by William Doreski


By August the anemone
or wind-flower has gone by,
leaving its foliage creased

like the look you gave the day
we subdivided each other
in honor of the common good.

How spring-like that gesture seemed,
adorned with stamens and pistils
and scalloped with feathery sepals.

When Venus wept for Adonis
her tears seeded anemones
in the seams and folds of his corpse.

Year by year that corpse decayed
more deeply, and the shy white flower
prospered in cloudy thickets,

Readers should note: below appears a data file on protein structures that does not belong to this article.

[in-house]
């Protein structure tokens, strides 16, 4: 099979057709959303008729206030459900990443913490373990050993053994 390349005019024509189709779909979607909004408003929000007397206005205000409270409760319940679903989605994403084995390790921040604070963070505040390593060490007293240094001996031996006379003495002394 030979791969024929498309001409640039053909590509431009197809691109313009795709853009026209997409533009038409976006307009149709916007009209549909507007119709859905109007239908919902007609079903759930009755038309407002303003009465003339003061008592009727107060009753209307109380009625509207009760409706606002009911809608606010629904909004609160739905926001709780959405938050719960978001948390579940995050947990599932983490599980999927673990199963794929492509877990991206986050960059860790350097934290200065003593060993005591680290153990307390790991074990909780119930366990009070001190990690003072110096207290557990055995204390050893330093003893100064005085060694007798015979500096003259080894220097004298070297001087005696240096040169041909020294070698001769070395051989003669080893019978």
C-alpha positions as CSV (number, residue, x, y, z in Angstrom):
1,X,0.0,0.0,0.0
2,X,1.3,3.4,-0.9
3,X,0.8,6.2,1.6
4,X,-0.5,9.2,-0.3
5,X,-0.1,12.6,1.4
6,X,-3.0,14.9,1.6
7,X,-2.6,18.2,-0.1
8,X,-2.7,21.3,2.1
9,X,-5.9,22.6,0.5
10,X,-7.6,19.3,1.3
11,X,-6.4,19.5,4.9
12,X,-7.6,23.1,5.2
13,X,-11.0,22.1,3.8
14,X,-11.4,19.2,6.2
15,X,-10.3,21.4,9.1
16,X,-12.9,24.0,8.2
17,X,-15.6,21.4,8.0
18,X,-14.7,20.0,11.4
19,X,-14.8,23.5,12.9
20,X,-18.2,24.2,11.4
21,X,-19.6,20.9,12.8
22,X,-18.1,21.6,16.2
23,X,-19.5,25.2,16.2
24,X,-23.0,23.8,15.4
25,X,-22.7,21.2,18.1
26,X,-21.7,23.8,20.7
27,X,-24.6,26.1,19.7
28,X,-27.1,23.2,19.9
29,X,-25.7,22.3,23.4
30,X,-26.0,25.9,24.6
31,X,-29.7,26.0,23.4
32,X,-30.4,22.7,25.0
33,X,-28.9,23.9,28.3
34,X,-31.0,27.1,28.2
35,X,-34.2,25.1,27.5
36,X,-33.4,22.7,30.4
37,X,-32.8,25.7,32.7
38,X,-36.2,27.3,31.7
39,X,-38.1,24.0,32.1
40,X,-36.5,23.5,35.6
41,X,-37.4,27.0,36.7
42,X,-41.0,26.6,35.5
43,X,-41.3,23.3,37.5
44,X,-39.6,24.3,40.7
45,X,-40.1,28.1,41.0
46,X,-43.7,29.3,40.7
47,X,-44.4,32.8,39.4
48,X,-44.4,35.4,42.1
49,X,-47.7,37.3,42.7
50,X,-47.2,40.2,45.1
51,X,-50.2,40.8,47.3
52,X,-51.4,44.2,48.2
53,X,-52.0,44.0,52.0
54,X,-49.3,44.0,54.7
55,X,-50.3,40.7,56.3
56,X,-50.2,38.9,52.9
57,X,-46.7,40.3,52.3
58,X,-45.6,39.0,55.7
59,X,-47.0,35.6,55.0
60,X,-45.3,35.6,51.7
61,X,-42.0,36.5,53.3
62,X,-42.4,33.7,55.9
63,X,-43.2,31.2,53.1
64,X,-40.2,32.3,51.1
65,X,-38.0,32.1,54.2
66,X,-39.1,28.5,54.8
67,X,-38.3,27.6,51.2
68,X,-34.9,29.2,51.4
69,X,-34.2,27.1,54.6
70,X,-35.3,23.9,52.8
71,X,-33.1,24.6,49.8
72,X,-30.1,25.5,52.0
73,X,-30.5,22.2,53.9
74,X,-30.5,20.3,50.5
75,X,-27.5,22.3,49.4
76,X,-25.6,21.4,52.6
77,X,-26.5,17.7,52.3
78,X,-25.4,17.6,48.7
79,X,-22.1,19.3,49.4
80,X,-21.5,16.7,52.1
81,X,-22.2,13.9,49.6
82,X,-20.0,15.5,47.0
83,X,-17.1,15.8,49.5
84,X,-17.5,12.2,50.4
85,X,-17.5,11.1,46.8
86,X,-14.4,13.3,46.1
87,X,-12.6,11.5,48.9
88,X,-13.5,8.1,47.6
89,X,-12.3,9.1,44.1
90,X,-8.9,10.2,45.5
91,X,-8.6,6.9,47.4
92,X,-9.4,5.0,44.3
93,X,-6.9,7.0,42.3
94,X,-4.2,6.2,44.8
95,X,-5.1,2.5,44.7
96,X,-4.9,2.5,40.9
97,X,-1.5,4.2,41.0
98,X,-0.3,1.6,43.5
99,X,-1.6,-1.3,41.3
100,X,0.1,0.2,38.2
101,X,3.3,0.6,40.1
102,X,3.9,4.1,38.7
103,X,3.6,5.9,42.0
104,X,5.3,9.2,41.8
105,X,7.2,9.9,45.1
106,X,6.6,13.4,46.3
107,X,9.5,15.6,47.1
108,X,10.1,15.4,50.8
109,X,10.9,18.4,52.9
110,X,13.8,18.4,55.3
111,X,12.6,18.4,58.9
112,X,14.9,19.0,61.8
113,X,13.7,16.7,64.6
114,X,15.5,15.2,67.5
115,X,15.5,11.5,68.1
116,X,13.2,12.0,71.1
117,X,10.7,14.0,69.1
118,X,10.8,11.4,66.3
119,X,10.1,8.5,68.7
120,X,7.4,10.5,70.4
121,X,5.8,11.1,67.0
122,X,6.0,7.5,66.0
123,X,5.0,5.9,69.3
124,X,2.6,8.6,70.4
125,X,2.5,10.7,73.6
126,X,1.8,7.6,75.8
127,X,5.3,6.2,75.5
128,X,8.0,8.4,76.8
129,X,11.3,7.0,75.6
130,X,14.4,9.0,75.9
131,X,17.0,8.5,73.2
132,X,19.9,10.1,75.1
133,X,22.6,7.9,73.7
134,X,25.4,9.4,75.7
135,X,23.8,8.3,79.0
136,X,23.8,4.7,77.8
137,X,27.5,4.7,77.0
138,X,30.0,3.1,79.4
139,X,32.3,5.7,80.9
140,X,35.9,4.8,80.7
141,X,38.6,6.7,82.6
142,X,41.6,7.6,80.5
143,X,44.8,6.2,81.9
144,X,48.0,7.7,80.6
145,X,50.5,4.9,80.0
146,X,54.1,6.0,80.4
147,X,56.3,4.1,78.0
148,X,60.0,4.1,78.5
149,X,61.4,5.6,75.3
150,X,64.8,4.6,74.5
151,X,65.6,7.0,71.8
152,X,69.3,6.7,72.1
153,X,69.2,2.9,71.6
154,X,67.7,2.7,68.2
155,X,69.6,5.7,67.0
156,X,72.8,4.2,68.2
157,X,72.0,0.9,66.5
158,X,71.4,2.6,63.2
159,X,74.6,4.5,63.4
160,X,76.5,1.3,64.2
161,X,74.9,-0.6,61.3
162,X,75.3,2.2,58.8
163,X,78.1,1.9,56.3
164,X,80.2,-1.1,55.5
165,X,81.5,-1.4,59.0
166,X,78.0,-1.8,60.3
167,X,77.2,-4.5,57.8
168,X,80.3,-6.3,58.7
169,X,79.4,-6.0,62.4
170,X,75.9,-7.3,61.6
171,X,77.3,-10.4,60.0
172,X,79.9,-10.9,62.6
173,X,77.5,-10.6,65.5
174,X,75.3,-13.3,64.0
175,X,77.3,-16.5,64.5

disproving the assertion
of the ancient Persians that wind
flower, the fragile anemone,

harbors a deadly fever.
I know you still believe this,
those ugly creases your attempt

to express a blossoming
rich enough to distract me
with fragrance too faint to detect.


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